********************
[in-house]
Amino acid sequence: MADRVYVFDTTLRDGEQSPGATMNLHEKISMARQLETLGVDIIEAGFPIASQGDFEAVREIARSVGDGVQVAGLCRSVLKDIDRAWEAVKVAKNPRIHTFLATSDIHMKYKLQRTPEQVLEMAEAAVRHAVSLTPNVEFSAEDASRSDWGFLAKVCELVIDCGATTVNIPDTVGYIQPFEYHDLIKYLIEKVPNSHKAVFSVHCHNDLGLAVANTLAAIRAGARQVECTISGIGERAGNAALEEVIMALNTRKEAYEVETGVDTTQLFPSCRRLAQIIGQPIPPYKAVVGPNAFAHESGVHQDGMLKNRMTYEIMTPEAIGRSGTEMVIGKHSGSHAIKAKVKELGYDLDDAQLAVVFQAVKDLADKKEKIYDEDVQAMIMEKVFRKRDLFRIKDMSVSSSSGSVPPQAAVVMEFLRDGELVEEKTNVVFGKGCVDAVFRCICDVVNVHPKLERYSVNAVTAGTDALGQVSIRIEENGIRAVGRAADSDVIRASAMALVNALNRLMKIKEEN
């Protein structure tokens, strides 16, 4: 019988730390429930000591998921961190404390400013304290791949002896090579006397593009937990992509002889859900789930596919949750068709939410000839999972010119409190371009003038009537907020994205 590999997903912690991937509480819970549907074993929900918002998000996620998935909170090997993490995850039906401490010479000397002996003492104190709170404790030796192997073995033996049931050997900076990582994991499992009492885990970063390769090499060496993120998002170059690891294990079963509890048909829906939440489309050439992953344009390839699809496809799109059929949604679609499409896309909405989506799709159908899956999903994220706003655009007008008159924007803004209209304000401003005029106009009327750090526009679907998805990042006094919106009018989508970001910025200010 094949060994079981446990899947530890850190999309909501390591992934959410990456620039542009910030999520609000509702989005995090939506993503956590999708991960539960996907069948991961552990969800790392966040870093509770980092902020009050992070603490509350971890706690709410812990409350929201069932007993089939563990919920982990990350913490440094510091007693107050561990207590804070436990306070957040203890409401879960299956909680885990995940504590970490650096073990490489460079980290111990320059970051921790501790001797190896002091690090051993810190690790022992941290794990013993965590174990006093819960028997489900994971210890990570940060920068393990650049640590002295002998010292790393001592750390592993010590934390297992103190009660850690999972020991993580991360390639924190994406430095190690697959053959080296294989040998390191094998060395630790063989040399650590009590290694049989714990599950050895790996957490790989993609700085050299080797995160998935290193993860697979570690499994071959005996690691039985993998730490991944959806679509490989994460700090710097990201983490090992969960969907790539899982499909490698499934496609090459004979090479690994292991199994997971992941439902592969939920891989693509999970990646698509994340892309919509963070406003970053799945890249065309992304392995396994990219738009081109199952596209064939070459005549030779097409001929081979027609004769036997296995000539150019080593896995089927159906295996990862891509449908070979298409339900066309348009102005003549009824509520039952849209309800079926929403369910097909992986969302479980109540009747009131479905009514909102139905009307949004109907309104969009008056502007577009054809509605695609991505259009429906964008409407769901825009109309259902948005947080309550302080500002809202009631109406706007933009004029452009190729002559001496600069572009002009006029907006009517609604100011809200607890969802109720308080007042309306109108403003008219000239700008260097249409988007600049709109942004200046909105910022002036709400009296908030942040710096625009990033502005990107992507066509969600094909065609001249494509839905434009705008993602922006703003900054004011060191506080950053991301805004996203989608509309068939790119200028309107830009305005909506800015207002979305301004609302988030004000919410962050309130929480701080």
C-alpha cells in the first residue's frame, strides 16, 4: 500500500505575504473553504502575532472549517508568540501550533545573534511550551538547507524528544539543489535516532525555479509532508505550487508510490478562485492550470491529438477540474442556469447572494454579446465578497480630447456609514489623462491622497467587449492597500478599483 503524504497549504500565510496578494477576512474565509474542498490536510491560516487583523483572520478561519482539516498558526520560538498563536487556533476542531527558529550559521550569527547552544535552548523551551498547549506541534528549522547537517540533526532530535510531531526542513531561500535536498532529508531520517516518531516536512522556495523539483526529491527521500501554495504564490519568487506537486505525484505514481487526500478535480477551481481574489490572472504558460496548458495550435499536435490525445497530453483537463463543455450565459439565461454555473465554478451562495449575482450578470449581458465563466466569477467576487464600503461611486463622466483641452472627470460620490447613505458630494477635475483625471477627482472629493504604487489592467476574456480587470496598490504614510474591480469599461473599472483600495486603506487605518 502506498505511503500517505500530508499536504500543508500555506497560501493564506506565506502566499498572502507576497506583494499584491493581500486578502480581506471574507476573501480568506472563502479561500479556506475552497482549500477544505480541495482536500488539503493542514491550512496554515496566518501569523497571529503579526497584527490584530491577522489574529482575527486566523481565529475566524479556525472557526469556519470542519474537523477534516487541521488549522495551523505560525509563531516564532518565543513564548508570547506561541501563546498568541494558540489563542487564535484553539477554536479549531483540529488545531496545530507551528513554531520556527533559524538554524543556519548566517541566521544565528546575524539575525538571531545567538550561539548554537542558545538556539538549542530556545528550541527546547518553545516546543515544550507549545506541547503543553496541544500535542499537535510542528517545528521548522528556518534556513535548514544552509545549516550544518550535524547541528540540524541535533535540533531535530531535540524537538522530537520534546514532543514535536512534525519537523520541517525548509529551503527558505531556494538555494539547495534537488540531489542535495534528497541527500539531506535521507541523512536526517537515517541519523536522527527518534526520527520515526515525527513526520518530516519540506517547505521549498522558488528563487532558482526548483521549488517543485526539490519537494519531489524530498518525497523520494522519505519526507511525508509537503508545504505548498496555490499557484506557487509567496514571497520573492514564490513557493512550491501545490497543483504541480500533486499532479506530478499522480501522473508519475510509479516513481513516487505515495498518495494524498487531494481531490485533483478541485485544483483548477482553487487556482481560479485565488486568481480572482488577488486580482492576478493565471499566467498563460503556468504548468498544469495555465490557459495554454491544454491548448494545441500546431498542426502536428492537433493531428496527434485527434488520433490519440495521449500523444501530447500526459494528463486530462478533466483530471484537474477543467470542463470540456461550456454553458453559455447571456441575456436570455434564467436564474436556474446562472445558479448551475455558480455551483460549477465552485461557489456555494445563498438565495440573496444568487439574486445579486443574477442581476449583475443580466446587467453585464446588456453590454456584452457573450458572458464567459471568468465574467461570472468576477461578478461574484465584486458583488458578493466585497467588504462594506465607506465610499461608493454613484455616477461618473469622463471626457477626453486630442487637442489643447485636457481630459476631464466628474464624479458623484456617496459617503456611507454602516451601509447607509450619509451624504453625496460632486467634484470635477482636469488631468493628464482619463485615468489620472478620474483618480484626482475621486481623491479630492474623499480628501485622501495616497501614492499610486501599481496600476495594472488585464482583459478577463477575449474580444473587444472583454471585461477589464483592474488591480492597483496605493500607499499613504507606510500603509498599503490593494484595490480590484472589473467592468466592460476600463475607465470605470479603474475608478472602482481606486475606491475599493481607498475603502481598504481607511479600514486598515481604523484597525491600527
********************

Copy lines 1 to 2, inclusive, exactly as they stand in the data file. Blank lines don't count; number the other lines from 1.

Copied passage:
[in-house]
Amino acid sequence: MADRVYVFDTTLRDGEQSPGATMNLHEKISMARQLETLGVDIIEAGFPIASQGDFEAVREIARSVGDGVQVAGLCRSVLKDIDRAWEAVKVAKNPRIHTFLATSDIHMKYKLQRTPEQVLEMAEAAVRHAVSLTPNVEFSAEDASRSDWGFLAKVCELVIDCGATTVNIPDTVGYIQPFEYHDLIKYLIEKVPNSHKAVFSVHCHNDLGLAVANTLAAIRAGARQVECTISGIGERAGNAALEEVIMALNTRKEAYEVETGVDTTQLFPSCRRLAQIIGQPIPPYKAVVGPNAFAHESGVHQDGMLKNRMTYEIMTPEAIGRSGTEMVIGKHSGSHAIKAKVKELGYDLDDAQLAVVFQAVKDLADKKEKIYDEDVQAMIMEKVFRKRDLFRIKDMSVSSSSGSVPPQAAVVMEFLRDGELVEEKTNVVFGKGCVDAVFRCICDVVNVHPKLERYSVNAVTAGTDALGQVSIRIEENGIRAVGRAADSDVIRASAMALVNALNRLMKIKEEN